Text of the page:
Dr. Nadeau suspected that immune cells called regulatory T-cells (Tregs), which control the activity of T helper cells, were involved in asthma. The T helper cells kick off the immune response to potential invaders, but overreaction and proliferation of these cells leads to coughing, airway constriction and other asthma symptoms. When comparing patients from different areas in California, Nadeau found that those from Fresno had particular problems with Tregs activation and discovered the link to air pollution. She finally pinned this down to changes in the regulation of Foxp3, a gene that stimulates immature T cells into becoming Tregs. Air pollution changed the epigenetic methylation tag on Foxp3, switching off the development of Tregs, and allowing T helper cells to run amok, causing asthma. Dr. Nadeau identified a trend in increasing methylation of Foxp3, from children without asthma in Palo Alto, a clean-air region, through asthma-sufferers in the same area, continuing to children in the heavily polluted Fresno area who were non-asthmatics, and finally to asthmatics.
Bearing in mind the insights gained in recent years into epigenetics, Kari Nadeau now attributes exposure to excessive air pollution with asthma-inducing epigenetic changes that can last a lifetime and even be passed on to future generations. Asthma is indeed heritable, and mothers who have been exposed to environmental stress (such as air pollution or cigarette smoke) are more likely to pass on the condition to their children, and even grandchildren, than are fathers exposed in a similar way. Researchers are seeing similar links between air pollution and asthma in other cities and countries.
The insights into the link between epigenetics and, for example, asthma emphasize the impact our lifestyles have on not only ourselves, but also our children and even generations to come. Smoking certainly affects our lungs, and it also potentially affects the health of our as-yet unborn children. Similarly, bad eating habits can affect future generations, just as they did in Överkalix. Most unfortunately, all of this bad behavior and toxic exposure is carried forward by unwittingly passing on the epigenetic tags, good and bad. Even if recent research suggests that epigenetic changes may in fact wear off after a period of time, we still have more responsibility for the health and well-being of future generations than we previously realized.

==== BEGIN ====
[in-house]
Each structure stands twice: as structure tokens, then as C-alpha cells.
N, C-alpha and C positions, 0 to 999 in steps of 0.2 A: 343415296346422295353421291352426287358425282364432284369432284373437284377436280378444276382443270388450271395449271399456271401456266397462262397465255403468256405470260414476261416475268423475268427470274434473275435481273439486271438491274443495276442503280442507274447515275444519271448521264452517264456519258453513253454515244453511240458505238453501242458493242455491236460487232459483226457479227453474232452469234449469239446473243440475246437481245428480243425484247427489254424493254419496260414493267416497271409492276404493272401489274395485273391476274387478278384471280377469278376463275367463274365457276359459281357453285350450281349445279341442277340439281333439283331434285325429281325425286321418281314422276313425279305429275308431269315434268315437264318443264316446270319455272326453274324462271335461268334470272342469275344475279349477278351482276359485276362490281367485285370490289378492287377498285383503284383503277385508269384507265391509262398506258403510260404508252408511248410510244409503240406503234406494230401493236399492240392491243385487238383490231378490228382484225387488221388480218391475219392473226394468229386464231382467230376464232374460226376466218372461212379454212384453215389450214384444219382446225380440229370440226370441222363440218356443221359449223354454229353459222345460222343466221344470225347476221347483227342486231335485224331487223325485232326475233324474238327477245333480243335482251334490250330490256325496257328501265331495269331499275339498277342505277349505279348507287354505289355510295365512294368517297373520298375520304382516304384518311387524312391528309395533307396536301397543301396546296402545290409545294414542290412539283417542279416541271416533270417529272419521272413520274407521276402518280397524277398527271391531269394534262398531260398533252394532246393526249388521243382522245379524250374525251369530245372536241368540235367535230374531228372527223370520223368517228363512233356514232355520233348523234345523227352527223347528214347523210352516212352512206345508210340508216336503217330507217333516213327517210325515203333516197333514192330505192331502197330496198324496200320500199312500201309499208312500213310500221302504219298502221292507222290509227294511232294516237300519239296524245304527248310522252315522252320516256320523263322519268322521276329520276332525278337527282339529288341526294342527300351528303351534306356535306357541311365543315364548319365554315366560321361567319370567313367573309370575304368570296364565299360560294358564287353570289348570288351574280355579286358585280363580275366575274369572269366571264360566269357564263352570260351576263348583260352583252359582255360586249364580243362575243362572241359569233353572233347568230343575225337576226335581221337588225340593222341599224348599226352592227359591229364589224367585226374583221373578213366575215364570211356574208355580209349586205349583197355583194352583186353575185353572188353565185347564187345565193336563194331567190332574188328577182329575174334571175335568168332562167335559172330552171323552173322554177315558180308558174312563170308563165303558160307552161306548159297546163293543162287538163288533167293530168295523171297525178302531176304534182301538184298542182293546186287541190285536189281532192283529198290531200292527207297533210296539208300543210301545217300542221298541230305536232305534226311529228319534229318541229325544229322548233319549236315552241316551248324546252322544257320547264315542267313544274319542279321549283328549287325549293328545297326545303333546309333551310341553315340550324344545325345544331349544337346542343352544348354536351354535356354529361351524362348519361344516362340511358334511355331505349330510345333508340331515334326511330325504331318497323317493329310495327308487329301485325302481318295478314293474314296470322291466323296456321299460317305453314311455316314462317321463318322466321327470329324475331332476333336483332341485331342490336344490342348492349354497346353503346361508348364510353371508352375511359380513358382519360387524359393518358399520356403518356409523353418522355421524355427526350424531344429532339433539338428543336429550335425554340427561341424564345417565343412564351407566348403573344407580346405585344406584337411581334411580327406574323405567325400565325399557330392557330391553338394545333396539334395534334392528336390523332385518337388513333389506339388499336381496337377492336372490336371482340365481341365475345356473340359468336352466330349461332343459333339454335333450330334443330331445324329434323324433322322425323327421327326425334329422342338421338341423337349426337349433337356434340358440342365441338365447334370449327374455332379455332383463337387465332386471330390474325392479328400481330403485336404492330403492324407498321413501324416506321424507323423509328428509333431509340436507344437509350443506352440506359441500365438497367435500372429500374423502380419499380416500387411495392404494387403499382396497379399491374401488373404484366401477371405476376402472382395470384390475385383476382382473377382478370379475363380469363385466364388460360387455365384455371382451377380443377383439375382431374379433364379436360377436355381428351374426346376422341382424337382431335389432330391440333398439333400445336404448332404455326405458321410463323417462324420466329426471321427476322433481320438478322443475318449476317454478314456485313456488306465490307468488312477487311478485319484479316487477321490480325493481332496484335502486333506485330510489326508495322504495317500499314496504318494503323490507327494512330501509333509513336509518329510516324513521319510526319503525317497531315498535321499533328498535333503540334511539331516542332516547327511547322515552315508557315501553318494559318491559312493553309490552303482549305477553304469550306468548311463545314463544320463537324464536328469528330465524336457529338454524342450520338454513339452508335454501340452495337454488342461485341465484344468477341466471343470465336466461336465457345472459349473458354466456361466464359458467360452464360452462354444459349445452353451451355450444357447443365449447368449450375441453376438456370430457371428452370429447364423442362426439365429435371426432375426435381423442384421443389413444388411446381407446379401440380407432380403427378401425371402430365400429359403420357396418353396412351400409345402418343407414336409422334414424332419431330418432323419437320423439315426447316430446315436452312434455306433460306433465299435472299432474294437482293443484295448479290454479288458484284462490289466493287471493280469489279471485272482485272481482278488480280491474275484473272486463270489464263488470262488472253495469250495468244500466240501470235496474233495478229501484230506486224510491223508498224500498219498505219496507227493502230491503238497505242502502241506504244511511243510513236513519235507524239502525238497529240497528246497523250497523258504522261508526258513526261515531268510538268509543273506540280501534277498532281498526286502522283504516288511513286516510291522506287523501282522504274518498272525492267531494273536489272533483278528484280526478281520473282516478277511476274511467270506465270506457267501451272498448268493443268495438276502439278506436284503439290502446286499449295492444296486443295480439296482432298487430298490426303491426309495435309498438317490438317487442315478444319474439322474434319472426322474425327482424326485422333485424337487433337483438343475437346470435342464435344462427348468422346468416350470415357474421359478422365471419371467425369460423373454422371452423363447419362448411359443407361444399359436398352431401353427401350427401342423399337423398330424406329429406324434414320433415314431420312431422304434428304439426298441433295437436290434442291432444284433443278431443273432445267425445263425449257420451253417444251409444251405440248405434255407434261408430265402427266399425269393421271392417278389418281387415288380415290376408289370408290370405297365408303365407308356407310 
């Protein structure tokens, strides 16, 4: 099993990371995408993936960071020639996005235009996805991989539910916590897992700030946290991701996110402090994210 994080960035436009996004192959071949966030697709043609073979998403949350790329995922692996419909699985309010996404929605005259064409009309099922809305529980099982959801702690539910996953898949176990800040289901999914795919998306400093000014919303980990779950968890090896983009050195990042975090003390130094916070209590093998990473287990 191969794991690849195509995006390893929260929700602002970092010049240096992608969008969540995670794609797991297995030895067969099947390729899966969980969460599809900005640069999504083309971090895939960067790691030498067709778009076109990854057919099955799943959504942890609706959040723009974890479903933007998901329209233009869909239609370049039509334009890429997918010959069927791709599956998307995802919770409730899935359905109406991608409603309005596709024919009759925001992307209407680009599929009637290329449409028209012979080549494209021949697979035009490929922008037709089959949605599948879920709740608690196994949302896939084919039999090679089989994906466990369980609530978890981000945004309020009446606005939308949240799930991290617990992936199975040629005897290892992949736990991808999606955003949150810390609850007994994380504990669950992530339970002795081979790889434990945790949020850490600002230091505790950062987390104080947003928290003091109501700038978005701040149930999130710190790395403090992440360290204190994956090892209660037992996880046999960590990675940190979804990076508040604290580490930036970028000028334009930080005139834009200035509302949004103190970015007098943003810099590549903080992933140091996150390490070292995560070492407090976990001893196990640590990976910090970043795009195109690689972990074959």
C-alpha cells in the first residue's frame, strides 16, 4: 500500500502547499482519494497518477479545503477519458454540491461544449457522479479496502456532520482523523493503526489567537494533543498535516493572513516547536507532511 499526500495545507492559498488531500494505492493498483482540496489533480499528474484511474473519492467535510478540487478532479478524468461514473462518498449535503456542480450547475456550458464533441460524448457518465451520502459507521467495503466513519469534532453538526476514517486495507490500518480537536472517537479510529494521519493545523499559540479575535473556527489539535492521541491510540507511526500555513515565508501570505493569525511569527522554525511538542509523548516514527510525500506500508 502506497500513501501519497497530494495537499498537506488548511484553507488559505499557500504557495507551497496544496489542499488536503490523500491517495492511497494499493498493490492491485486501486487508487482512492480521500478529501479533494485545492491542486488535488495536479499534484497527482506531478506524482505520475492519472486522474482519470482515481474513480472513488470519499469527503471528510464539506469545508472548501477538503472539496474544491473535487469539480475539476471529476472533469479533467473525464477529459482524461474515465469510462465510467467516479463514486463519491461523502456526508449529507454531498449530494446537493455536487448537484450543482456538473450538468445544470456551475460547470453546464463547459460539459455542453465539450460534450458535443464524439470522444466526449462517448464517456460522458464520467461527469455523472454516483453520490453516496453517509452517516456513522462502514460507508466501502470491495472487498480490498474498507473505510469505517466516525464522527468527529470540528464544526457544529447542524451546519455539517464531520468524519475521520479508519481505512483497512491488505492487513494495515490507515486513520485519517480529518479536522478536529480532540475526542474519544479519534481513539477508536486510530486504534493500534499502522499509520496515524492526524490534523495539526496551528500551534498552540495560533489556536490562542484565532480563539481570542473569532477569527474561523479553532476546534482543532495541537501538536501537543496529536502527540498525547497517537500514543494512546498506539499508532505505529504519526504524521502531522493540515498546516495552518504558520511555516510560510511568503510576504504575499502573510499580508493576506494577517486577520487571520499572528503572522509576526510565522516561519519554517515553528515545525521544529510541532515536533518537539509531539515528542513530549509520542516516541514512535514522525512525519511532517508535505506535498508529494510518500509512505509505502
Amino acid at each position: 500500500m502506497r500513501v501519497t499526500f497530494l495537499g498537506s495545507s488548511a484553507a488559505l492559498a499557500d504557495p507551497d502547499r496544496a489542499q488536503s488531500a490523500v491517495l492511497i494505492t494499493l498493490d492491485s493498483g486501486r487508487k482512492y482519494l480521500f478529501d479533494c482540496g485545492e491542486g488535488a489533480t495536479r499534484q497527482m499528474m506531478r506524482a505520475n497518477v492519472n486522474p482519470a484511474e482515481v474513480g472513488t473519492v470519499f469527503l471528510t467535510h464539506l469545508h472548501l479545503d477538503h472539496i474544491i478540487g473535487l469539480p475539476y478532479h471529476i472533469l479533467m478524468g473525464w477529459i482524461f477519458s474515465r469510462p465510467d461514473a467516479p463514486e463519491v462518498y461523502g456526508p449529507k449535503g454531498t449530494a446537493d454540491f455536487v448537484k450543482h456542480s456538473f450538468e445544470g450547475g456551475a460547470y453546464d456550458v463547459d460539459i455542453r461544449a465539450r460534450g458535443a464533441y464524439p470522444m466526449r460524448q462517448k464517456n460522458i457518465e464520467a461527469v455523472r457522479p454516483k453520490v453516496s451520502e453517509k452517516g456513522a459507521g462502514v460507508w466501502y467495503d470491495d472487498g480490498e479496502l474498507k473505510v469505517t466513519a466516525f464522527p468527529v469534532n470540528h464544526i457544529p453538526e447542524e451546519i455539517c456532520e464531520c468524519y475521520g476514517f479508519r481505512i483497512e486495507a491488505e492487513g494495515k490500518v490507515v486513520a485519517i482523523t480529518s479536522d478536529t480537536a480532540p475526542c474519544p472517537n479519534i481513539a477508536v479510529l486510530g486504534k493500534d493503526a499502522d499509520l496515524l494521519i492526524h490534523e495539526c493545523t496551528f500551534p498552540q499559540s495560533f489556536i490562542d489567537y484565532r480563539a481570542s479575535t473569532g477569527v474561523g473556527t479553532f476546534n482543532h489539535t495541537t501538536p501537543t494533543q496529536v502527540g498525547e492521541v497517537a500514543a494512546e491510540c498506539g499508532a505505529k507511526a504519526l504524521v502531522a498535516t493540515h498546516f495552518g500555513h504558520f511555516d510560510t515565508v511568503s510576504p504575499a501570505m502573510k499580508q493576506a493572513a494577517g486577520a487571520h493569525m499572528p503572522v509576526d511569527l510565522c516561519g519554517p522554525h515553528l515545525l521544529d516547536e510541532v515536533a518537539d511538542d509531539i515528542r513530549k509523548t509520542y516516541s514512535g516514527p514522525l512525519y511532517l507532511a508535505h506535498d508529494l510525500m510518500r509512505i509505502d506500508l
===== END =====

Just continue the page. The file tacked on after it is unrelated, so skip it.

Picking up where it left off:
The second part of this series looks at our how knowledge of epigenetics is powering basic research and the development of innovative therapy regimes.
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About the author
Kevin Moore is Head of Markets and Applications based out of Tecan’s head office in Männedorf, Switzerland. He heads the team tasked with bringing both products and application for the liquid handling to the market. Prior to joining Tecan in 2007, he was head of Compound Management and Technology project manager for the Neuroscience Research Centre of Merck & Co in the UK, where he worked for Merck for 20 years.